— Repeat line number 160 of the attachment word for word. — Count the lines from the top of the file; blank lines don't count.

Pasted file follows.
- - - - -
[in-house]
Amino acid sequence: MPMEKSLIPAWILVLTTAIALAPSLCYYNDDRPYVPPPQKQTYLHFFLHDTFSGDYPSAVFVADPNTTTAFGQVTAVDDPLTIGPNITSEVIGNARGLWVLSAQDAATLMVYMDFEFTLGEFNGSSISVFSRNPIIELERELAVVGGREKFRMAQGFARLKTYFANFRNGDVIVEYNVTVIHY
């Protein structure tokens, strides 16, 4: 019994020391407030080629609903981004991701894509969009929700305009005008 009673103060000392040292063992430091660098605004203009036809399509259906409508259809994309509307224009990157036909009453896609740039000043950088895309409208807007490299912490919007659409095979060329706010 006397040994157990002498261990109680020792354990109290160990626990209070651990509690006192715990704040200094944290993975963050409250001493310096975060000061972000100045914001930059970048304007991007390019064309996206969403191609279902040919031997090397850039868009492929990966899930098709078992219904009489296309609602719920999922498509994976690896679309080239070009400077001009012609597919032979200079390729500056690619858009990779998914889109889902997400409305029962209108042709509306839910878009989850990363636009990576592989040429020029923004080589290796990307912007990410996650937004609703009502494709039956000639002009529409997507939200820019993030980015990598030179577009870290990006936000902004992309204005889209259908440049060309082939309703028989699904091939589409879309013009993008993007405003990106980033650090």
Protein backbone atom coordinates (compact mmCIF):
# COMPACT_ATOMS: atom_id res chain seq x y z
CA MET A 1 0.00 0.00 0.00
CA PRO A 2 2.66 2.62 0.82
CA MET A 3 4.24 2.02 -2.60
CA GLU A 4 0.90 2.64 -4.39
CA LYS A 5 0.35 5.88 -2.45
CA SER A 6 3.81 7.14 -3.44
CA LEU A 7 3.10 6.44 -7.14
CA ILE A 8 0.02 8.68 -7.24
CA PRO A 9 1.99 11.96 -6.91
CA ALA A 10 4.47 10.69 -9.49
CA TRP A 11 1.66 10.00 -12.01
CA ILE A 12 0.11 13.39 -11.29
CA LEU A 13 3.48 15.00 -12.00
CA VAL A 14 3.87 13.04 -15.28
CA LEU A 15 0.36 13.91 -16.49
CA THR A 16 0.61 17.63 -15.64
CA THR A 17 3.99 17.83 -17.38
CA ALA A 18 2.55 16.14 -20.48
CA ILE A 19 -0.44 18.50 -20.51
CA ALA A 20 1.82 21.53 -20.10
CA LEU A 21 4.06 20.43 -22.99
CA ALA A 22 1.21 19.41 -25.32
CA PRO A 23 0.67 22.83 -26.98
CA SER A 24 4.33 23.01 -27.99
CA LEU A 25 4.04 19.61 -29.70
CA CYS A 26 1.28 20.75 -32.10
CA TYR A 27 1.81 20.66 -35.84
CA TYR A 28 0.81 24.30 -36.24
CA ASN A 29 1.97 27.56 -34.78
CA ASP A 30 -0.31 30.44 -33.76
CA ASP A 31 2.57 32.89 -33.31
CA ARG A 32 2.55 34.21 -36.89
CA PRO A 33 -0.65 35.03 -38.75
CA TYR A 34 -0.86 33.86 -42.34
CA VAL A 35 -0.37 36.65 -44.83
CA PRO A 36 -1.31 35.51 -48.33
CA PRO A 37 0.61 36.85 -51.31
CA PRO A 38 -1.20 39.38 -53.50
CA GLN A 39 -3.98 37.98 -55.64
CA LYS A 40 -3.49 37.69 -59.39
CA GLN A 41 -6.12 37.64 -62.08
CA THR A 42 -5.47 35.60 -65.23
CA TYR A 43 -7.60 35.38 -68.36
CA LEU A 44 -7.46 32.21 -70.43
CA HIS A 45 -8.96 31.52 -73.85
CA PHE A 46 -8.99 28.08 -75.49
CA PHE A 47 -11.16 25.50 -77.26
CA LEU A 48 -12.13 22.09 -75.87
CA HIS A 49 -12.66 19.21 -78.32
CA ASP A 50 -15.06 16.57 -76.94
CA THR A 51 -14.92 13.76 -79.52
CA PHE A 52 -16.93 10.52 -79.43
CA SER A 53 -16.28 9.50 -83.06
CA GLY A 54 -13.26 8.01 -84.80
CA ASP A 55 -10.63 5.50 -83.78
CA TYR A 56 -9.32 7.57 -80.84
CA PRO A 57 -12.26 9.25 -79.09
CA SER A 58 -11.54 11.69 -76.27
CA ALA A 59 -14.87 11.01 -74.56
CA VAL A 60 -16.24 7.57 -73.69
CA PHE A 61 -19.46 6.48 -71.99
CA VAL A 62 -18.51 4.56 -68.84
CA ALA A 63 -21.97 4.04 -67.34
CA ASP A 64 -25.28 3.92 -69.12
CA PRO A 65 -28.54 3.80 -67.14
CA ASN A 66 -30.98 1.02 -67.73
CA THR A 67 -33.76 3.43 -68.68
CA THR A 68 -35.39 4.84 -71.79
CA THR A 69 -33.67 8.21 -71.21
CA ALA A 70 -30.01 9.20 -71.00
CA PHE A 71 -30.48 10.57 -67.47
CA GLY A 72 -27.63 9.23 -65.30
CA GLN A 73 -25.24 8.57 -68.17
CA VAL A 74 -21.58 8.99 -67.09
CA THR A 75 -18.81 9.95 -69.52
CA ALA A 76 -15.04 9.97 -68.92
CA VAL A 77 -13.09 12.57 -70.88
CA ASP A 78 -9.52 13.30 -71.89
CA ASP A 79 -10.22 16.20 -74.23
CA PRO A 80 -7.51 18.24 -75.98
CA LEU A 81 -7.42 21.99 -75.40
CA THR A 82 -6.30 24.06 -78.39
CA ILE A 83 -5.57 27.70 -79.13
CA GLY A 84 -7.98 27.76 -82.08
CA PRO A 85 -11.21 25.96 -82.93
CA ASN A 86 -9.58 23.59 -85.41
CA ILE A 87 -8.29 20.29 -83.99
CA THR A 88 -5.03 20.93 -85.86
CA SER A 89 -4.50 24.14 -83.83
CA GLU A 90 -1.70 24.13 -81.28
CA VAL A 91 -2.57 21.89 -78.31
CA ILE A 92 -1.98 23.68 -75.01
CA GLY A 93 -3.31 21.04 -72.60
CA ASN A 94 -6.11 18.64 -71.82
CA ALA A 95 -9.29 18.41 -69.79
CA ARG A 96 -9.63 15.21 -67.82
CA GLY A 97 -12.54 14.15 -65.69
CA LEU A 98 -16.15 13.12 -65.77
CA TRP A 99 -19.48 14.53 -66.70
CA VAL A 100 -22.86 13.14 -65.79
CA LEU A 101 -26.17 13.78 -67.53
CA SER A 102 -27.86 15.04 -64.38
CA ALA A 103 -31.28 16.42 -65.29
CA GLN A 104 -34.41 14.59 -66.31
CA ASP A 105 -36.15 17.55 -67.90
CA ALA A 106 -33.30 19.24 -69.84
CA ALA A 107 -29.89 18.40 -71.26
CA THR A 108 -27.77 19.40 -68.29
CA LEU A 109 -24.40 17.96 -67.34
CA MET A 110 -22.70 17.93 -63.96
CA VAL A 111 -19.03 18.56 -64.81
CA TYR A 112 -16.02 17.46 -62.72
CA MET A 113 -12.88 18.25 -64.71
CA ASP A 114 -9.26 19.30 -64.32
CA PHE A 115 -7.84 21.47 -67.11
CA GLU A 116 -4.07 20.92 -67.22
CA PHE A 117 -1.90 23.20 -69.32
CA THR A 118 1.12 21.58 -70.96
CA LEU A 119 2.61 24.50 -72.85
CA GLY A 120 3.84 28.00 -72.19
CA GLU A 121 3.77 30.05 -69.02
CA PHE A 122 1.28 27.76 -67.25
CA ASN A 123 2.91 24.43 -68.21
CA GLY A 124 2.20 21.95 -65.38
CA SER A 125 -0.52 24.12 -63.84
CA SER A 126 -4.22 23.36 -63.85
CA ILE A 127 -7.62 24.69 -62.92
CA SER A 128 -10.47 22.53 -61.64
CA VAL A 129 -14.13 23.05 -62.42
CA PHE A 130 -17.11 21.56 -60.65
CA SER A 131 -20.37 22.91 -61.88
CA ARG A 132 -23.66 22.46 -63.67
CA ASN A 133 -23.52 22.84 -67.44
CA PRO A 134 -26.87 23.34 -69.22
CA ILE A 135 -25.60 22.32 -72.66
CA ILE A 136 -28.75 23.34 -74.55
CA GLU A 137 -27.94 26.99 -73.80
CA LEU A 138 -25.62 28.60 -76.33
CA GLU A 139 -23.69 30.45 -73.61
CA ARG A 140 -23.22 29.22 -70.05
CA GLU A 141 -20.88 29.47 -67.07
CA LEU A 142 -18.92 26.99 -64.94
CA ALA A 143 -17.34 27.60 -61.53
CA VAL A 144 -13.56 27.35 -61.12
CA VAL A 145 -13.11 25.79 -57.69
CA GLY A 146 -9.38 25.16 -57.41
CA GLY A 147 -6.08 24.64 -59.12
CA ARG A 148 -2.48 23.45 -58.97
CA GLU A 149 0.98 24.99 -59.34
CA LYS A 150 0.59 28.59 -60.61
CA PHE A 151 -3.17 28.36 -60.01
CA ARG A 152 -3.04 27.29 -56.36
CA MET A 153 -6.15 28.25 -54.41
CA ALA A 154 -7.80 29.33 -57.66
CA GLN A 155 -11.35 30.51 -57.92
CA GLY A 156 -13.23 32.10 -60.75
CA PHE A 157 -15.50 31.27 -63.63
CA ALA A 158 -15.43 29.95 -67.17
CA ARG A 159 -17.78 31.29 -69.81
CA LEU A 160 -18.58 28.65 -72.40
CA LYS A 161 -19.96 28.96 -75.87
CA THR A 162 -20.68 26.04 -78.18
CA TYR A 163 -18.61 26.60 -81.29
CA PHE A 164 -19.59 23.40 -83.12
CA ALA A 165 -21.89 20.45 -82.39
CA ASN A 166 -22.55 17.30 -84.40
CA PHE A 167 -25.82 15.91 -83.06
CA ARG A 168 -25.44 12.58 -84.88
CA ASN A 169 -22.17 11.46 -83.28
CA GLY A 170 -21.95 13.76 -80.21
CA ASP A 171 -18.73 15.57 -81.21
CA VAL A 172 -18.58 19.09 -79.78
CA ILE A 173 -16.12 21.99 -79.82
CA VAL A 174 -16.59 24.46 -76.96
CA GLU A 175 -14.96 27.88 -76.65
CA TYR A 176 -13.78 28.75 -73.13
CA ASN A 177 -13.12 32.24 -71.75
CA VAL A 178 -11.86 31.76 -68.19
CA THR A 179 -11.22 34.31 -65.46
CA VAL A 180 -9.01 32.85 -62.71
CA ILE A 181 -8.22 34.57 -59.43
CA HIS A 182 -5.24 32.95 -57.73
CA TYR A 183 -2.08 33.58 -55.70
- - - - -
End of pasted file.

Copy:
CA GLN A 155 -11.35 30.51 -57.92